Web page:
HMRC, Policies and Procedures

Preparing for IR35 in the Private Sector

If you employ contractors or freelance staff for your business, you will have heard of the upcoming change in IR35 legislation affecting the private sector. 

In short, from April 2020 the due diligence measures on a contractors taxation methods will be the responsibility of the hiring organisation.  HMRC describes IR35 as:

“The off-payroll working rules (commonly known as IR35) ensure that individuals who work like employees pay broadly the same income tax and national insurance contributions (NICs) as employees, regardless of the structure they work through. The rules do not affect the self-employed.”

Noting that:

The responsibility for determining whether the off-payroll working rules apply will move to the organisation receiving an individual’s services. Put processes in place to determine if the off-payroll rules apply to future engagements. These might include who in your organisation should make a determination and how payments will be made to contractors within the off-payroll rules.”

Currently IR35 is only in force for public sector employees and is gauged using a question set called CEST (Checking Employment Status for Tax). 

The CEST tool is often maligned as being a poor test of employment status – generally referred to as not fit for purpose.

HMRC are reported to be updating the tool, but there has been no visibility on these changes as yet. The rapid introduction of IR35 into the private sector is leading to considerable lobbying from contractors and third companies whose income comes from the contractor industry.

However, HMRC has not conceded any changes and is unlikely to in for the foreseeable future. In fact, the government has recently praised the effectiveness of the introduction of IR35 in the public sector.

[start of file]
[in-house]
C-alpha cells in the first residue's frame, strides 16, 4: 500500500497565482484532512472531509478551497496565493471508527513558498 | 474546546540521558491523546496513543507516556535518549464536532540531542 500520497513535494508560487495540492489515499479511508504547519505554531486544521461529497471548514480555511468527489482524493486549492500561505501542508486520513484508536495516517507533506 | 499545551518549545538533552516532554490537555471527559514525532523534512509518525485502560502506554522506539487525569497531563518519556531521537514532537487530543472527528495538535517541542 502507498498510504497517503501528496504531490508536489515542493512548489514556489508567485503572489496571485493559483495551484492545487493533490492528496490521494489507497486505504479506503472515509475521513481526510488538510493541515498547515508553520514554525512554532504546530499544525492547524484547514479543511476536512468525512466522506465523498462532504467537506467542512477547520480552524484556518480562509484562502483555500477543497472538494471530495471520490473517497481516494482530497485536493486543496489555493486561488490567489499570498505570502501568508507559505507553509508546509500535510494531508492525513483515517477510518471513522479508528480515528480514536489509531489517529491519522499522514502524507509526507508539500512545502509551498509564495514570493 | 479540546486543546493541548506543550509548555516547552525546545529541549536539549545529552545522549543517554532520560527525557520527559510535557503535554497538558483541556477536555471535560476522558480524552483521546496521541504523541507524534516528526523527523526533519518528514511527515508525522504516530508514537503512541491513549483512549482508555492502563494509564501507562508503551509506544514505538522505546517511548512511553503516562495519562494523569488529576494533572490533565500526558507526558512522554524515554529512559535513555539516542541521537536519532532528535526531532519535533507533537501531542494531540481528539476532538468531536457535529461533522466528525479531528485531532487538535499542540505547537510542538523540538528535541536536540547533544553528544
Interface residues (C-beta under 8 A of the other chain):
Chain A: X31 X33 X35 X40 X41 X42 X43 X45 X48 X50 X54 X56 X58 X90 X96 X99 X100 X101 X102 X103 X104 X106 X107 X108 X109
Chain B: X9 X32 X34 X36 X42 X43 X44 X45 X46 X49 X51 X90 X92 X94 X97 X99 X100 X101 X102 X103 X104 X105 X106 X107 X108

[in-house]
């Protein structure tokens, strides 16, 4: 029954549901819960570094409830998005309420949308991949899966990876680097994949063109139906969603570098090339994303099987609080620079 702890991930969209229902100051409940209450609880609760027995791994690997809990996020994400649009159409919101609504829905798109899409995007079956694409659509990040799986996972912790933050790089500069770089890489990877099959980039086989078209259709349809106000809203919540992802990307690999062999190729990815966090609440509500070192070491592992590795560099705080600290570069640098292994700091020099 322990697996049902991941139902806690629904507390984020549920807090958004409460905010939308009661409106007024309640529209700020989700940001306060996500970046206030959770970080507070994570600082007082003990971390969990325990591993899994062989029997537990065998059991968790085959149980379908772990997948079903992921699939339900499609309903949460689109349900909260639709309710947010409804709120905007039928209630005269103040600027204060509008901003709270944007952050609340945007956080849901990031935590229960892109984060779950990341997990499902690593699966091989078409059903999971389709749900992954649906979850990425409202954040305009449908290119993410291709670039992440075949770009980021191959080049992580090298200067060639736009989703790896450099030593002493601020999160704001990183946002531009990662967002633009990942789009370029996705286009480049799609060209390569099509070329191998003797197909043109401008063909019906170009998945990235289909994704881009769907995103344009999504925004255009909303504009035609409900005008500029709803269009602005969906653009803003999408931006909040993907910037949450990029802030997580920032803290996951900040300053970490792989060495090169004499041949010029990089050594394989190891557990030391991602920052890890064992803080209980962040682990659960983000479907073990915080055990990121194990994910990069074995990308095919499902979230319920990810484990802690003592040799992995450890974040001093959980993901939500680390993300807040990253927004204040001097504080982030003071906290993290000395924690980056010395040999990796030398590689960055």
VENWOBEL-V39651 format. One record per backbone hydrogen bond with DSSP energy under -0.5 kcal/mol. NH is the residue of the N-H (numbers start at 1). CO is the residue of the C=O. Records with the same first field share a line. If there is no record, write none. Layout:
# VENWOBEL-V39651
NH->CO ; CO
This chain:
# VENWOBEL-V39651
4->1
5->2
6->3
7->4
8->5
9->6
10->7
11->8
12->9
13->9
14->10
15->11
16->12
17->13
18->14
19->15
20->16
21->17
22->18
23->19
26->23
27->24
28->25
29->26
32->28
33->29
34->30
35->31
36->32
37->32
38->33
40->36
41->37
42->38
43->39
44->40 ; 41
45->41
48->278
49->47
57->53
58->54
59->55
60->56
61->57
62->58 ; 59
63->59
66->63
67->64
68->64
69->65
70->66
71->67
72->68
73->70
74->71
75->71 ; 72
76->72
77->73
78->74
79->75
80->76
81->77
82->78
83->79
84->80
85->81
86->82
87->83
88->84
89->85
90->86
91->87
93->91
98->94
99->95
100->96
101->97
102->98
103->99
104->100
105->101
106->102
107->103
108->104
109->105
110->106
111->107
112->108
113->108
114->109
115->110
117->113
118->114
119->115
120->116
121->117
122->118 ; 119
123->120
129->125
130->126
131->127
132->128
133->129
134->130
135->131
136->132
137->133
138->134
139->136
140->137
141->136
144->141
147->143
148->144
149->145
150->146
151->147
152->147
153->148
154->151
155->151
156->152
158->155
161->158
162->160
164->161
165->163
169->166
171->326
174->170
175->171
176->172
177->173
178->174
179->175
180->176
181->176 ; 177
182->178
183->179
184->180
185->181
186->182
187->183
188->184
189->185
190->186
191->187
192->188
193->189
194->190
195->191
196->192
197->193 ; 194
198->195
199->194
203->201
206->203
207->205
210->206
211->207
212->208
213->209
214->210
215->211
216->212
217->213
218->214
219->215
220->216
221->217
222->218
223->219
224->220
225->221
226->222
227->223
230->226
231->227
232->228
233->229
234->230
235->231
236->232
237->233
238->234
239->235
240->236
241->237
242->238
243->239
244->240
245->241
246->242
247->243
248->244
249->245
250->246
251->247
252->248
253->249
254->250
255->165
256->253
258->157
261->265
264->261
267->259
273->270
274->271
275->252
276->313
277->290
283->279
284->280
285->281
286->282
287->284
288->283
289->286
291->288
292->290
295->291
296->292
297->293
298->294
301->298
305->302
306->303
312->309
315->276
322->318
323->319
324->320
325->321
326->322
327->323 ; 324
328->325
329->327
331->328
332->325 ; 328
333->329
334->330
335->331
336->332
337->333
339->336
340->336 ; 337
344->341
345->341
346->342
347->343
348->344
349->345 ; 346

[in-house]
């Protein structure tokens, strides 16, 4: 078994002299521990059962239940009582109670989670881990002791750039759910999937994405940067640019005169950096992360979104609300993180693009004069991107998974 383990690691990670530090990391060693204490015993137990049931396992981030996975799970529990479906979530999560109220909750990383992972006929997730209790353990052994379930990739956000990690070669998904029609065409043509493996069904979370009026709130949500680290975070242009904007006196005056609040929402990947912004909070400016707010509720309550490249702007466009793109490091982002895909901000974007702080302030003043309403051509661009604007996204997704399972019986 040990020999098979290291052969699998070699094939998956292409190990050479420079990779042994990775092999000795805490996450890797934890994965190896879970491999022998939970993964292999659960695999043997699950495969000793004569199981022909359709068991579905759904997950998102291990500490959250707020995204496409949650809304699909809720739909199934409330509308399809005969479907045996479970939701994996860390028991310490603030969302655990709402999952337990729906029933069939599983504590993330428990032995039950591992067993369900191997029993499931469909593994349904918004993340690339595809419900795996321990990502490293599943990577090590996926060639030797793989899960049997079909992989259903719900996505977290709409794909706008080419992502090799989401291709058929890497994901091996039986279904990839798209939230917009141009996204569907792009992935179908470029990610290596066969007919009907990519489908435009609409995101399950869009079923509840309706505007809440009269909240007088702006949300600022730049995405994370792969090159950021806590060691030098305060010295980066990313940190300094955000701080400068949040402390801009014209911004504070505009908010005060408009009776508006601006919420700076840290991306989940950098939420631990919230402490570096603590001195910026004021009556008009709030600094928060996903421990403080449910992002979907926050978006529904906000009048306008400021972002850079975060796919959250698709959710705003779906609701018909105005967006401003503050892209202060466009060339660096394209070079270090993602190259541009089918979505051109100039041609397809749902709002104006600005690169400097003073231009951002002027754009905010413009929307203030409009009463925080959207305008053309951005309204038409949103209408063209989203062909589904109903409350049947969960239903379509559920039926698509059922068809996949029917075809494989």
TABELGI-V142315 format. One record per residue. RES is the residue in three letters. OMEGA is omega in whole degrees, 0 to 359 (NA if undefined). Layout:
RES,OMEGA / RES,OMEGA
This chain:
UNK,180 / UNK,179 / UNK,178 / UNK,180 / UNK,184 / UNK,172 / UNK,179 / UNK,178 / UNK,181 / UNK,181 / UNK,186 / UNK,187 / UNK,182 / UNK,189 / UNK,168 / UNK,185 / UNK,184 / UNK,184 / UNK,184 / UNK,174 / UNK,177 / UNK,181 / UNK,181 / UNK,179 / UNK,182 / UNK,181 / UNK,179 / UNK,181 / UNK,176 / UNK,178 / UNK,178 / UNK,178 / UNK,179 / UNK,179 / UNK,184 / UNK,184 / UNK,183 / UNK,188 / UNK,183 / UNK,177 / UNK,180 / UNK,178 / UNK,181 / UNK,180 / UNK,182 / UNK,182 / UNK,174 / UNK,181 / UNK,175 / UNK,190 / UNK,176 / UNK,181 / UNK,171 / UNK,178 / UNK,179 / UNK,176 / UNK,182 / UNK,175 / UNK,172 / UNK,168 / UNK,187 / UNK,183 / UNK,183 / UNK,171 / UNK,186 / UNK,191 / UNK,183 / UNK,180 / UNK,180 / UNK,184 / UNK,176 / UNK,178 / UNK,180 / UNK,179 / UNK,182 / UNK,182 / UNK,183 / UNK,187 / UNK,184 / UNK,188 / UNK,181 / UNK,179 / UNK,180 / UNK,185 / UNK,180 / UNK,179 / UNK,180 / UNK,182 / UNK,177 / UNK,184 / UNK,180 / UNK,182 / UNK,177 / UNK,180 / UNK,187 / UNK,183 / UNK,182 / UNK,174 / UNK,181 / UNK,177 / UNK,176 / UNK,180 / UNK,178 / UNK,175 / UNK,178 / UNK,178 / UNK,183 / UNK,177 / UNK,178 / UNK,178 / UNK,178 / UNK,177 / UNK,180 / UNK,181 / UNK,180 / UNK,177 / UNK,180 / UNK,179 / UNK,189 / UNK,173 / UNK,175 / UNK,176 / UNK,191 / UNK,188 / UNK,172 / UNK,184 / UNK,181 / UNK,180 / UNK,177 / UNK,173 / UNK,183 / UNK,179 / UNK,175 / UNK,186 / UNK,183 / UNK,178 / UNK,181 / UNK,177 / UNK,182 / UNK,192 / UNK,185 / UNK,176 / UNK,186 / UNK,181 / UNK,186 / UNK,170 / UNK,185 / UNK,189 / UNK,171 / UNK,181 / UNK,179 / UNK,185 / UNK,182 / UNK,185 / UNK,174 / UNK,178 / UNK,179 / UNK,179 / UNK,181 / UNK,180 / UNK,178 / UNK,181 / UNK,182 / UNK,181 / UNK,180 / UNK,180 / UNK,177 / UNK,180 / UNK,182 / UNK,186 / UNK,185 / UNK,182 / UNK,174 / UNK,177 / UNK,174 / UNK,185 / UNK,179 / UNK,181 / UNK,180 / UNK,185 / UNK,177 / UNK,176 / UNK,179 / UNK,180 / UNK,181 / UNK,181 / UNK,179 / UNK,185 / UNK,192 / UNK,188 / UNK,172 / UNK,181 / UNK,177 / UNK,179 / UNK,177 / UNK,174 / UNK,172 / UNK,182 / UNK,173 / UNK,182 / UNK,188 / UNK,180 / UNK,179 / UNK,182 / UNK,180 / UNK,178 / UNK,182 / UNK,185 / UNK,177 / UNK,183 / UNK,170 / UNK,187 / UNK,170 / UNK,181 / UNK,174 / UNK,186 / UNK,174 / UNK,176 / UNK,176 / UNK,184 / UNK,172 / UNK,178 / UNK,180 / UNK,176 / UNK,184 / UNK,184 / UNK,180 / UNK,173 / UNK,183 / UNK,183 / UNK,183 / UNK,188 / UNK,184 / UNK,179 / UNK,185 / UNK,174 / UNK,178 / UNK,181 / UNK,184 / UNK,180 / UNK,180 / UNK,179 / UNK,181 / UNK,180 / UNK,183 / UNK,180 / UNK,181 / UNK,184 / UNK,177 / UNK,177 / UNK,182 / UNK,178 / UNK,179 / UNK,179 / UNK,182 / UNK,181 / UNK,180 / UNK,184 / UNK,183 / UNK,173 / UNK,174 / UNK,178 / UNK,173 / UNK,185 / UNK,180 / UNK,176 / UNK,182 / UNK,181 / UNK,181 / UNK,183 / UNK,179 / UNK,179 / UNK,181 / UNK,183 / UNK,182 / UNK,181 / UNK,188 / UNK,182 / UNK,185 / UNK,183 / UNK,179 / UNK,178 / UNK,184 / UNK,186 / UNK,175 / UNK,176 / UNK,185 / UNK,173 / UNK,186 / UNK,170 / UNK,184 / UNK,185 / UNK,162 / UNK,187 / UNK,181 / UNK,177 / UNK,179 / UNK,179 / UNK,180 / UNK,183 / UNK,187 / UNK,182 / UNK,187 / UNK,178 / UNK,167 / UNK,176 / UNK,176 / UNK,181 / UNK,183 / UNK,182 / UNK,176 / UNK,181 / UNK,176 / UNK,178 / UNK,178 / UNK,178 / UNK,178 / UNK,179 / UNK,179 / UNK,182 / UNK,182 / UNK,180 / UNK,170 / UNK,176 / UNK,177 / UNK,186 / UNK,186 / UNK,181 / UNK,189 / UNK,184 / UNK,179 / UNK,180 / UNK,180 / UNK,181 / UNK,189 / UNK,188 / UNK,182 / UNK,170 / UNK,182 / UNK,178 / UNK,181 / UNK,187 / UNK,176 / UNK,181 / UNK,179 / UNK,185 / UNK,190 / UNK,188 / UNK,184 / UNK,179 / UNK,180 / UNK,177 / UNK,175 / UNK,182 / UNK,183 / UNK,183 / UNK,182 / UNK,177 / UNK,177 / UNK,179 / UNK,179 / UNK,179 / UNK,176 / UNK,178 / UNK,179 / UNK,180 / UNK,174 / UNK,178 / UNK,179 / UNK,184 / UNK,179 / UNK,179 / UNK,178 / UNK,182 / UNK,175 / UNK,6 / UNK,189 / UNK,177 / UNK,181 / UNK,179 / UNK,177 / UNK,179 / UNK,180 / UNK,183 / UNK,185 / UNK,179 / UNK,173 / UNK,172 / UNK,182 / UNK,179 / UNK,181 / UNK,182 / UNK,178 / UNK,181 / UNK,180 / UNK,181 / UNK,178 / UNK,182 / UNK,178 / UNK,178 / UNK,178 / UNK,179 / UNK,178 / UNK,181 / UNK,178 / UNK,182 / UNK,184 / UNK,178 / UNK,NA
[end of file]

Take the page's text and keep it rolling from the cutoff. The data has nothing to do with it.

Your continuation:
All this leaves hiring companies in a difficult position. A handful of large companies have effectively stated their procedure will now be a blanket “inside IR35” status for contractors.

This knee jerk reaction by larger companies is consistent with current “semi-public” industries such as education that automatically classify this way already.

However, these larger organisations are able to absorb higher day rates from contractors to limit brain drain – especially in the IT sector.

For smaller and mid-range companies, IR35 can be more daunting.

As well as a considerable administrative overhead from CEST checking  – there is the additional cost of processing inside IR35 taxation. 

So, will private sector IR35 lead to the end of contracting in small to midsize companies?

Will contractors start to be classified as inside IR35 in the majority of cases? 

Other scenarios are contractors company shapes may change. For example, running multiple contracts at the same time. This is a practice that is quite common at the moment – or pooling resources with other contractors, forming multi-person companies rather than the traditional 1 director PSC (personal services company).

While we wait and see what the future holds for IR35, we can assist with any IR35 policy and procedure writing and reviewing – please contact us if you would like more information.

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+44 1244 342 618